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June 17, 2024

The Lake Erie Lights 17

By Hawkelson Rainier

Chapter 17: Multiverse Cereal -- A Good Source of Fiber

Roy was trying to get a plan together before his generous host regained its faculties and realized it had been possessed by a parasitic entity. Then, he saw the answer in the distance parked outside the docking station. It was the intergalactic cruiser that had carried him from Earth's moon to this Godforsaken hunk of space shit. The ship wasn't much to look at -- you'd think something that could traverse galactic distances in less than a fortnight would have lines like an Italian sports car. But this thing looked kind of dull and oafish, like a big lead rugby ball.

The visual stimuli of seeing the docked vessel caused a memory to materialize in the host alien's mind. The memory flowed freely between the Gray's consciousness and Roy's. In this vivid recollection, the same intergalactic vessel was docked on a seemingly never-ending expanse of pastel desert. The vessel seemed relatively close -- maybe a quarter mile away -- but the wind picked up, casting an ominous haze over everything. The sand was ultra-fine, pale pink in color, and as the gales increased in ferocity, the towering dunes shifted so quickly they created the illusion of enormous, undulating waves moving through the desert.

The Grays' meteorological instruments failed to detect the atmospheric disturbances in time, and the entire exploratory crew was caught off guard on this decidedly inhospitable planet. Visibility was almost zero and moving across the constantly morphing landscape was treacherous and exhausting. It was like being inside a giant hourglass that flip-flopped intermittently. One minute, the stinging granules seemed to be raining down from the sky, their cumulative weight trying to bury you alive. In the next moment, the sand was disappearing from beneath you, a hungry void opening up to devour you.

The constant sandblasting was threatening to compromise the integrity of the space suit soon, and it would mean his ass if that happened. But somebody inside the ship had the wherewithal to activate the main beacon, and it cut a path of salvation through the darkness. The light displaced all other thoughts -- the light was the only thing that mattered at that moment. The Gray scrambled toward the light, fell, but continued crawling, slithering.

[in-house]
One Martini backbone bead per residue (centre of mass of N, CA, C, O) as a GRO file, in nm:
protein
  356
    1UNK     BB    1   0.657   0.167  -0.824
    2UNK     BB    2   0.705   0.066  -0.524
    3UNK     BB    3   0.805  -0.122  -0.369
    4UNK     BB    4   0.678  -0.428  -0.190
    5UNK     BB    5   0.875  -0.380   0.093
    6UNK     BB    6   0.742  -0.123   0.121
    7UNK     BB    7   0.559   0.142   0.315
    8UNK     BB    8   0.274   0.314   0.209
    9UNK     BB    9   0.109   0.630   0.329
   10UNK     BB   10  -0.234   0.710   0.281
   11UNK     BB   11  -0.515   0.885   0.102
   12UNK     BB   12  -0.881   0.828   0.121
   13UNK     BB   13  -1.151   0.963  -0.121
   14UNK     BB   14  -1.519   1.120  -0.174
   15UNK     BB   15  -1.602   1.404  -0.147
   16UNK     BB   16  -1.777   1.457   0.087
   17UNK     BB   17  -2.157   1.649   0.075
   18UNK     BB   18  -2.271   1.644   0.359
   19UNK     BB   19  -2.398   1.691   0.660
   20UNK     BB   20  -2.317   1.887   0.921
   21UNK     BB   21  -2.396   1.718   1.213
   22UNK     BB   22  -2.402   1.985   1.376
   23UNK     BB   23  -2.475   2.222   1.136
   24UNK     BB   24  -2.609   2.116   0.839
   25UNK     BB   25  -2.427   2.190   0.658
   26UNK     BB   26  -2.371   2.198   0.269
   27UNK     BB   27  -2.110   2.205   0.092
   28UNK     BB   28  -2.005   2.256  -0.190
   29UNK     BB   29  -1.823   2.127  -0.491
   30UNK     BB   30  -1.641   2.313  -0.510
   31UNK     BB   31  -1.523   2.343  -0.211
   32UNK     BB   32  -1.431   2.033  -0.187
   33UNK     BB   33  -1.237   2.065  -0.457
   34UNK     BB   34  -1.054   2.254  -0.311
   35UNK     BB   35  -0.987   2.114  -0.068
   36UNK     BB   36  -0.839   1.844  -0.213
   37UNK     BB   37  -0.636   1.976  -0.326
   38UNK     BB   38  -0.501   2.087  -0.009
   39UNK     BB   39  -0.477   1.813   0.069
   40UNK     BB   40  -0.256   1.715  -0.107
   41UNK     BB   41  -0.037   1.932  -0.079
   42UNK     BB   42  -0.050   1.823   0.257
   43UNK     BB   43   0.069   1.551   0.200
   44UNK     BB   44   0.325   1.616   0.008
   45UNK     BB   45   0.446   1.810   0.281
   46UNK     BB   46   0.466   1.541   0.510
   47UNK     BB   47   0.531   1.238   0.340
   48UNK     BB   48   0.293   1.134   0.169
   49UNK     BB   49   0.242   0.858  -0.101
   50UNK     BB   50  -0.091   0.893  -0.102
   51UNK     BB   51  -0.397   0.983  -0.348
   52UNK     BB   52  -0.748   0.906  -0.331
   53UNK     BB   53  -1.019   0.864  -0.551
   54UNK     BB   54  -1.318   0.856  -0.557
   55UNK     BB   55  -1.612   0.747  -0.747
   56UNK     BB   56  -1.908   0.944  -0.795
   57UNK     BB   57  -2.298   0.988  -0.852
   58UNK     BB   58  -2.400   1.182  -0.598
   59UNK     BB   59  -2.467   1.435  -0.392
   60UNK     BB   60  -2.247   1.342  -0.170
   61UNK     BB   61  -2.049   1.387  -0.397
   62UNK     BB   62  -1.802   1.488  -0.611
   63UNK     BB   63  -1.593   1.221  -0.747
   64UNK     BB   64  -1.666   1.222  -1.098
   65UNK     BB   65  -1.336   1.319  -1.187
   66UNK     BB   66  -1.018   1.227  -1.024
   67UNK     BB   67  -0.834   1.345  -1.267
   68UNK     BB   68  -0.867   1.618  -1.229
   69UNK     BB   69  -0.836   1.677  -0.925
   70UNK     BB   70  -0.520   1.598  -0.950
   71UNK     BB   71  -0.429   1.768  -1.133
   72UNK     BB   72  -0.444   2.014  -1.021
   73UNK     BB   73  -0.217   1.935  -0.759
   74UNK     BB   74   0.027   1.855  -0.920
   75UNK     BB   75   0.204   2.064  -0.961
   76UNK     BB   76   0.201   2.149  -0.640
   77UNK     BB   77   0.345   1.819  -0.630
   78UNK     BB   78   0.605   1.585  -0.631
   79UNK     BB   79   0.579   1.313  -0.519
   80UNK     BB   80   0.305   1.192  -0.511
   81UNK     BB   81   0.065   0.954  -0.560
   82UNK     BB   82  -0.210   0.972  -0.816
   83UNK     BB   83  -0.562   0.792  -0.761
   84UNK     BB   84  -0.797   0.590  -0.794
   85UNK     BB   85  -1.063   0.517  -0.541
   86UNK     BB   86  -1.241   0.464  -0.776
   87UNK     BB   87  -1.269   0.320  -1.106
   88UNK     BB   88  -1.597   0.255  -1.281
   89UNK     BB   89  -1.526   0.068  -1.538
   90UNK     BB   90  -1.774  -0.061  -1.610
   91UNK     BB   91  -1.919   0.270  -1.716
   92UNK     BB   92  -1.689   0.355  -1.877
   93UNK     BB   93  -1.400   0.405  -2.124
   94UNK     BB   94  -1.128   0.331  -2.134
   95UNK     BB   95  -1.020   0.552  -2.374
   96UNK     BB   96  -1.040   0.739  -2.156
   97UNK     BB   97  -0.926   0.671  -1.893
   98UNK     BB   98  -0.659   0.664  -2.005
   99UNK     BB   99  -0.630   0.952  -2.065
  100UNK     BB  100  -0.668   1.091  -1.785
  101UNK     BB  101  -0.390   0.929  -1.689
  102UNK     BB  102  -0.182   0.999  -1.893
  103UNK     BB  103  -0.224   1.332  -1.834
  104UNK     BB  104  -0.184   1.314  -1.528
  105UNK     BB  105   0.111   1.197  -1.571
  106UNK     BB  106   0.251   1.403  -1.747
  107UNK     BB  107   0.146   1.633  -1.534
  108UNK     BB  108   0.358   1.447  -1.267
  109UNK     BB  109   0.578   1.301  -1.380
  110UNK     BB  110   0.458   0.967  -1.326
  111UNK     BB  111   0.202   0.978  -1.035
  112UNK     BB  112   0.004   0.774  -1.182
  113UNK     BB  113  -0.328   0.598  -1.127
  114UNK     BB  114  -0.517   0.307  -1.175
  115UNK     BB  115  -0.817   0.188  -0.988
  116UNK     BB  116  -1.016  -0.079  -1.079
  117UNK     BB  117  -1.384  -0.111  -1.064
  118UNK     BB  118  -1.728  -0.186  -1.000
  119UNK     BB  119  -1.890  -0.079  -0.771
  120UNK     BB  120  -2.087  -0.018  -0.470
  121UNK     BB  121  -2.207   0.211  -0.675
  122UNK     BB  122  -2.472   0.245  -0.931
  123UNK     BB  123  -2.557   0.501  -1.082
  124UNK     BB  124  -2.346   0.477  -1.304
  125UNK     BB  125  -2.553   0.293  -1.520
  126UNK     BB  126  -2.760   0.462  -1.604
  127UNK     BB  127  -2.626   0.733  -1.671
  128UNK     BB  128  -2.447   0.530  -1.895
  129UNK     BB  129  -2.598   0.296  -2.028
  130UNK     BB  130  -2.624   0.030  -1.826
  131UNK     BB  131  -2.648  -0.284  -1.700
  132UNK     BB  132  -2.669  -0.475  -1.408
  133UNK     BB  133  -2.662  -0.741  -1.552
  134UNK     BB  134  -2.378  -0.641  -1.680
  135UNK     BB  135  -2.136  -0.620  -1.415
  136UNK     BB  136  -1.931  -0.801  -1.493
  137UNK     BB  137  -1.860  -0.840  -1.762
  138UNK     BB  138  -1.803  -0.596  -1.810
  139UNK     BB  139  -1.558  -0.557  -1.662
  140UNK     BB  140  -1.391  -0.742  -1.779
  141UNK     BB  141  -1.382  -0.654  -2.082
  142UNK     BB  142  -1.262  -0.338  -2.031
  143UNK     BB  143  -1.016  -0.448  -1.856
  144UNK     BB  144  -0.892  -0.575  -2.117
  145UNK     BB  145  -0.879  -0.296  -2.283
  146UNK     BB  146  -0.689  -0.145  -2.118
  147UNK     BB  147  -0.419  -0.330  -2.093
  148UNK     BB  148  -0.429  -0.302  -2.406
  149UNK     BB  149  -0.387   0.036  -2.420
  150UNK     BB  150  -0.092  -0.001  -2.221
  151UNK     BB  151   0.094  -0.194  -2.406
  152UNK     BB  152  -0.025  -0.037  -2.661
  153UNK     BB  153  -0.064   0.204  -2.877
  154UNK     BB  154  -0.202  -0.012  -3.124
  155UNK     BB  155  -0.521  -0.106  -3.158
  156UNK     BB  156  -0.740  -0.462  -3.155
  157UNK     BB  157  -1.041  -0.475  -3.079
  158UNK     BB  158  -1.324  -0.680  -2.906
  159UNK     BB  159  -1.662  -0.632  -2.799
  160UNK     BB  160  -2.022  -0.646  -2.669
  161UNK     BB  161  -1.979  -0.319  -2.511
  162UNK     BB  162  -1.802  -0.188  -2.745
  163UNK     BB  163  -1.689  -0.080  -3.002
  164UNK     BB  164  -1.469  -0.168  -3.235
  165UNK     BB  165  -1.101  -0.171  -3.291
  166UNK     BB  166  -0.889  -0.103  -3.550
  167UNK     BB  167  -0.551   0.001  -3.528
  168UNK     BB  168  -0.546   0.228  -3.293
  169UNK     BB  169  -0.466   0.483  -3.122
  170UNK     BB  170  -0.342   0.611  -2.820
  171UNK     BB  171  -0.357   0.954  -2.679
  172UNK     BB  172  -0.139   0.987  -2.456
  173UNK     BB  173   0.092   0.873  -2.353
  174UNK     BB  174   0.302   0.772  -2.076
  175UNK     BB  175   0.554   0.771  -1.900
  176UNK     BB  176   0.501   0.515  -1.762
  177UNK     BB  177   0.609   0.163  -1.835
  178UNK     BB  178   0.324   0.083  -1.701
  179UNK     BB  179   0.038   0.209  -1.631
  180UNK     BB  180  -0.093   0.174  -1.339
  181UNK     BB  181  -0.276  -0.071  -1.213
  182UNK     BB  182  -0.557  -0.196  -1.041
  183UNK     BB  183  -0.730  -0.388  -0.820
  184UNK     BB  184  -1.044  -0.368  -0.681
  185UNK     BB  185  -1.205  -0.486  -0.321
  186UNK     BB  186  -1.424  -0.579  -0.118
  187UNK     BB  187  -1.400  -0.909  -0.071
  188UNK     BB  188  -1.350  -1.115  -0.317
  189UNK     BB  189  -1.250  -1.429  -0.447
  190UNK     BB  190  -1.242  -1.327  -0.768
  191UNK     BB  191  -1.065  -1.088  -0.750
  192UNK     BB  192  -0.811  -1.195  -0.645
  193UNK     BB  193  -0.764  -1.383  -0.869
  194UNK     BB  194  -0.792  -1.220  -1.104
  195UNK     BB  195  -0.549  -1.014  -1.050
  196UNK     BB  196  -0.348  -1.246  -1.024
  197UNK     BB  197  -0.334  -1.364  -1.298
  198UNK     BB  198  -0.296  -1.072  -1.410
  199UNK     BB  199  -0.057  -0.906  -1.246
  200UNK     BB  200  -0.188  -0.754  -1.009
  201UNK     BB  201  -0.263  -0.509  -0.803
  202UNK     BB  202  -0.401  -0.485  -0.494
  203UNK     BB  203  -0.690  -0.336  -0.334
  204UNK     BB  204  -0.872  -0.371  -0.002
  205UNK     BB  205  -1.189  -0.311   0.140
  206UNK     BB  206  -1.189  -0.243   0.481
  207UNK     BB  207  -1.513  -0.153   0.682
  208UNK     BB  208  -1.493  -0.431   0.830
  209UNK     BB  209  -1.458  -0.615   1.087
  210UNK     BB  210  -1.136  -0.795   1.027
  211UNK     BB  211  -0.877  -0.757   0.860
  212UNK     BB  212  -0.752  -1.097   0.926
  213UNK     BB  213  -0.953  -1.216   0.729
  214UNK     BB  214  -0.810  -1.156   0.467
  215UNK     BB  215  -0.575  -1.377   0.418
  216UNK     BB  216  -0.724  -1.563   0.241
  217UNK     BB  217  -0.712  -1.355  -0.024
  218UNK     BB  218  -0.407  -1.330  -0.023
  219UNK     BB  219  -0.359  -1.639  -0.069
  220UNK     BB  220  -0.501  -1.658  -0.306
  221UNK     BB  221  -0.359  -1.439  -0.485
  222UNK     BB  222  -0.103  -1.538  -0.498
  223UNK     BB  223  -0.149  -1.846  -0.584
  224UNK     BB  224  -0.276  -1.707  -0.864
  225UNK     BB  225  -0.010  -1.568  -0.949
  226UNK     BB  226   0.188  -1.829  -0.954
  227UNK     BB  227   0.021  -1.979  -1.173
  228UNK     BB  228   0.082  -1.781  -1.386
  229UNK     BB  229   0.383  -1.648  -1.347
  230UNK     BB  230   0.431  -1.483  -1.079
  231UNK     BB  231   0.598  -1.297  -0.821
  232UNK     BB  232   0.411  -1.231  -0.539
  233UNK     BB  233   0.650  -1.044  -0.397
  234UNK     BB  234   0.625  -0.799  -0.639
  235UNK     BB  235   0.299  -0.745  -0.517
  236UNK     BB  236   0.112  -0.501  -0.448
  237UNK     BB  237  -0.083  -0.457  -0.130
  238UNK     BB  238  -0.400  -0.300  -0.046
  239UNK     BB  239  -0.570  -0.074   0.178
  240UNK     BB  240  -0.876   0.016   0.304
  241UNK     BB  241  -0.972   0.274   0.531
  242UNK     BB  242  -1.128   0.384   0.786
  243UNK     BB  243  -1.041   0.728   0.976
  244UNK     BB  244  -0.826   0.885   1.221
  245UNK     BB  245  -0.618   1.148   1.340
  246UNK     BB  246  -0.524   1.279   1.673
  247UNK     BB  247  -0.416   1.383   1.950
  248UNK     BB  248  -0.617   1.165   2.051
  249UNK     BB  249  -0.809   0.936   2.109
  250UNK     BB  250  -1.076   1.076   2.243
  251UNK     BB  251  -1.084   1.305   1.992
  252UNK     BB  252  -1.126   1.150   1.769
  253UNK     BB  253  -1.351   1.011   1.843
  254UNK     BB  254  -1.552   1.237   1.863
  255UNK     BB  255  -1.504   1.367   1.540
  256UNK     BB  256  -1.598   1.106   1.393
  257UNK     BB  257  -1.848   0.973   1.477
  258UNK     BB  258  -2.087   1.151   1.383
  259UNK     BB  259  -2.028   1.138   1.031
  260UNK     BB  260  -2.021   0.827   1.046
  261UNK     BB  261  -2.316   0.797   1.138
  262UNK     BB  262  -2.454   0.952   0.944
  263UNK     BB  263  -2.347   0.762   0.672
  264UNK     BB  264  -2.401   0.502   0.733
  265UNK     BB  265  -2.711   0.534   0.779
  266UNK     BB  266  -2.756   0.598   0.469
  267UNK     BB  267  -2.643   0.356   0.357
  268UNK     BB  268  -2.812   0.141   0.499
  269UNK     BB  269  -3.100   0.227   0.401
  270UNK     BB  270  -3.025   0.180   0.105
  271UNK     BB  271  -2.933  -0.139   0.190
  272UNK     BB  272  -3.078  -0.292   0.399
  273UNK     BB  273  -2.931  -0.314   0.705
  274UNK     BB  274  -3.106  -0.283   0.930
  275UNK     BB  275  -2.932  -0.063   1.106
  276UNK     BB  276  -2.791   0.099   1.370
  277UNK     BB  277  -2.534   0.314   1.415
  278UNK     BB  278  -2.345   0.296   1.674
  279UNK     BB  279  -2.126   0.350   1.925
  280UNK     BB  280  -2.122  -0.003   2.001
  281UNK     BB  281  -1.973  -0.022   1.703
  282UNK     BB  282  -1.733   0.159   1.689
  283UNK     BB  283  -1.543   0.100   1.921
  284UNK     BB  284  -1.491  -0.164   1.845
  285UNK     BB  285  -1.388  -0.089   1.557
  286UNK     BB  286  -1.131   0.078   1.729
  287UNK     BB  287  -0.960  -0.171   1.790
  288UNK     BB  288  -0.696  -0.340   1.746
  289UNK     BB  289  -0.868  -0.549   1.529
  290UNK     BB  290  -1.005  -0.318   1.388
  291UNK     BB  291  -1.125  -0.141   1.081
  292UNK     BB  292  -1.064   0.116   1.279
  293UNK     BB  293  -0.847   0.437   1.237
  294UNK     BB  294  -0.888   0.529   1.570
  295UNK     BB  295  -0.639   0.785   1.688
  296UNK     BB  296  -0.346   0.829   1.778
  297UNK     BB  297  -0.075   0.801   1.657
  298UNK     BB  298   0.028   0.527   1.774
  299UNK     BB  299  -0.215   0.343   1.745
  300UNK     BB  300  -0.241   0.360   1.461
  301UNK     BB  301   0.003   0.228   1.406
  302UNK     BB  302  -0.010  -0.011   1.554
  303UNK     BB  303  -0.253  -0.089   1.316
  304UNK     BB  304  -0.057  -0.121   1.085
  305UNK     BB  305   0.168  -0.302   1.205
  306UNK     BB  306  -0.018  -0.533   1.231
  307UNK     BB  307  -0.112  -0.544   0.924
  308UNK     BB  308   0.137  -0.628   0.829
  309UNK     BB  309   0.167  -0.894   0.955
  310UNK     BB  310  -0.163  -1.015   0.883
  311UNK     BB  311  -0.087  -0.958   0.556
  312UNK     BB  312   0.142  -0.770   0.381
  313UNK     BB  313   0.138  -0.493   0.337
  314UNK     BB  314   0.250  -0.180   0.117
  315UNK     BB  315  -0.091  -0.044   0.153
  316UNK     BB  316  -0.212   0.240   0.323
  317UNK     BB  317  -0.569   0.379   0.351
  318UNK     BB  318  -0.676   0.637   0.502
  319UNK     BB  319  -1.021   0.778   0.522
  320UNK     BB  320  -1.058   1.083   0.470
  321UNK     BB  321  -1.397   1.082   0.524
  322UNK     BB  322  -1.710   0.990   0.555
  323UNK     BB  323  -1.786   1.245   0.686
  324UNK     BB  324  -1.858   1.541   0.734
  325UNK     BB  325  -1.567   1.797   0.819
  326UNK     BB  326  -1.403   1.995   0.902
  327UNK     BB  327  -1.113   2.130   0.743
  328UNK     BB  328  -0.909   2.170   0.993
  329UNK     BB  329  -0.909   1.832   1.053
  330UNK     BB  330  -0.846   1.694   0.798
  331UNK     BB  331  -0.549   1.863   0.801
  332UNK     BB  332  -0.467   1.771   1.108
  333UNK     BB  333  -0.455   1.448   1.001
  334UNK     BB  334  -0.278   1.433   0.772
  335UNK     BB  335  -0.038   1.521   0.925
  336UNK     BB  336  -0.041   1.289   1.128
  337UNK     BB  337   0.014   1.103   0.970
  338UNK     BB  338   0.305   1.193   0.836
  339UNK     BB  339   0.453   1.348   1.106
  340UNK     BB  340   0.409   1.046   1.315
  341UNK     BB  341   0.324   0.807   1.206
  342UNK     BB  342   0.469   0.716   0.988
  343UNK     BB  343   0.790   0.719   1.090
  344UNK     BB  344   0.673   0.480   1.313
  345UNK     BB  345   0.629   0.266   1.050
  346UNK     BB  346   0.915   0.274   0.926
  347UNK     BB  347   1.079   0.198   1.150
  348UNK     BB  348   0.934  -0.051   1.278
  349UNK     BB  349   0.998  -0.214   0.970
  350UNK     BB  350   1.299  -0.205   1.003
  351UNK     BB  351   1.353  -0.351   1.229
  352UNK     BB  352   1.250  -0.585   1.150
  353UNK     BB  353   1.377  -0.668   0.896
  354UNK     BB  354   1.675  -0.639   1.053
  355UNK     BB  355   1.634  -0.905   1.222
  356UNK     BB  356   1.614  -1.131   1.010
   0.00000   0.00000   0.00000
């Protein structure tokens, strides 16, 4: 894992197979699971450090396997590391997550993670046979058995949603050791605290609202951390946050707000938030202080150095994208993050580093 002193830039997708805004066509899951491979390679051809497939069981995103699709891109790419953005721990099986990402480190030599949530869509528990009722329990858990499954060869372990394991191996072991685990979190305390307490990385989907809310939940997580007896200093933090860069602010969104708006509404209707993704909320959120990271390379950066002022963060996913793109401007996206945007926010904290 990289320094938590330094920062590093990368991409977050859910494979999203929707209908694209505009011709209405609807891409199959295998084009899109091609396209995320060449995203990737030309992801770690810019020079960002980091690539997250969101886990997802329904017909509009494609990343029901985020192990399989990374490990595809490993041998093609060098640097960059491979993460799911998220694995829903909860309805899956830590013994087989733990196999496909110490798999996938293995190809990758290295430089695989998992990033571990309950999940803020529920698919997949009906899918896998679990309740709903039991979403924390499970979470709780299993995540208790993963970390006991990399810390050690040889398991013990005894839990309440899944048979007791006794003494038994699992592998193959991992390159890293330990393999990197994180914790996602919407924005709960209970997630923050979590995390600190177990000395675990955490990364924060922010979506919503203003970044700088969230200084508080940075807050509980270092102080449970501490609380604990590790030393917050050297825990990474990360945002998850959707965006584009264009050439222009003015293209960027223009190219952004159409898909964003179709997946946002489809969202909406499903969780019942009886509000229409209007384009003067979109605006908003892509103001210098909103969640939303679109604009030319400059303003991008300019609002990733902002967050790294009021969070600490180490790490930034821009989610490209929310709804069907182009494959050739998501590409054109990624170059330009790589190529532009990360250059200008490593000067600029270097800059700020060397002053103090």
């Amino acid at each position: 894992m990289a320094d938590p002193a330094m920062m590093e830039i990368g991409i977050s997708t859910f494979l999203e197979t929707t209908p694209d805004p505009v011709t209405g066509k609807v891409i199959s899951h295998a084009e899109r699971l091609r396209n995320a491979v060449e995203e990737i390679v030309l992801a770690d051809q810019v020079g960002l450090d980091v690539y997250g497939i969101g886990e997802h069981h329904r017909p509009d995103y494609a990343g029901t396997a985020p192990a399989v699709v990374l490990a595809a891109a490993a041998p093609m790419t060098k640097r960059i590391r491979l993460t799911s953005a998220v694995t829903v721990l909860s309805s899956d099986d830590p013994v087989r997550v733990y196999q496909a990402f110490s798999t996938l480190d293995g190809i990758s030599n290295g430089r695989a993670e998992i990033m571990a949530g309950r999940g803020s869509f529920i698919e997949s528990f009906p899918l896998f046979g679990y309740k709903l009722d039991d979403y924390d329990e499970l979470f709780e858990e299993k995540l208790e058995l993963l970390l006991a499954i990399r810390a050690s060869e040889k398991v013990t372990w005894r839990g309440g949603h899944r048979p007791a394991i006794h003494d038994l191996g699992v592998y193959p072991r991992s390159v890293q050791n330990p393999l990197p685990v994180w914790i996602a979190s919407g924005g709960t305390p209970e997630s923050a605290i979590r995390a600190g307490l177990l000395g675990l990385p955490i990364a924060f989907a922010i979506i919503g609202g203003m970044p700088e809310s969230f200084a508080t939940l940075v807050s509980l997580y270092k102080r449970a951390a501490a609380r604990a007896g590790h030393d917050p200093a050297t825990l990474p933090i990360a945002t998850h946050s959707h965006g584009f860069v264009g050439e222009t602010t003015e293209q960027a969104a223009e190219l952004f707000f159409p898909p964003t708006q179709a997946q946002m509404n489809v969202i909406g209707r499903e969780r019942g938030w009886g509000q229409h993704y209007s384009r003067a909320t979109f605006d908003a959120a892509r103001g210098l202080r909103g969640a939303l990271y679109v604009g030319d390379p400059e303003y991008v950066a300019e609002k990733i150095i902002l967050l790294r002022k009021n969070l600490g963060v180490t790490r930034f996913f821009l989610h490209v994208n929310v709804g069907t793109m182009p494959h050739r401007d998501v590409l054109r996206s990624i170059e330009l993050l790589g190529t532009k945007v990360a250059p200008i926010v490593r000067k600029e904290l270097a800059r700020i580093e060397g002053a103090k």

Finally, the Gray arrived at the vessel. It was half-buried, and it had to claw its way through the sand to expose the airlock. Once inside, the banshee wind was reduced to a whisper. The adrenaline subsided, and the alien staggered onto the bridge. By some miracle, all six crew members were accounted for. The Gray took its seat at the control module and established a telepathic interface with the Navi-Computer. Its mind synced intuitively with the system, and it plotted a course that would take the vessel to sub-orbital altitude, well above this meteorological nightmare. The thrusters engaged, and the ship rose effortlessly out of the chaos.

Years had passed since that day, but the bond this particular Gray had with the vessel was evident. Roy was a little surprised by this. He would never have thought a Gray could feel for a machine the way a man can feel for a car. It was a fortuitous turn of events. Roy was inside the mind of a qualified pilot, and it just so happened that its favorite intergalactic cruiser was gassed up and parked right outside.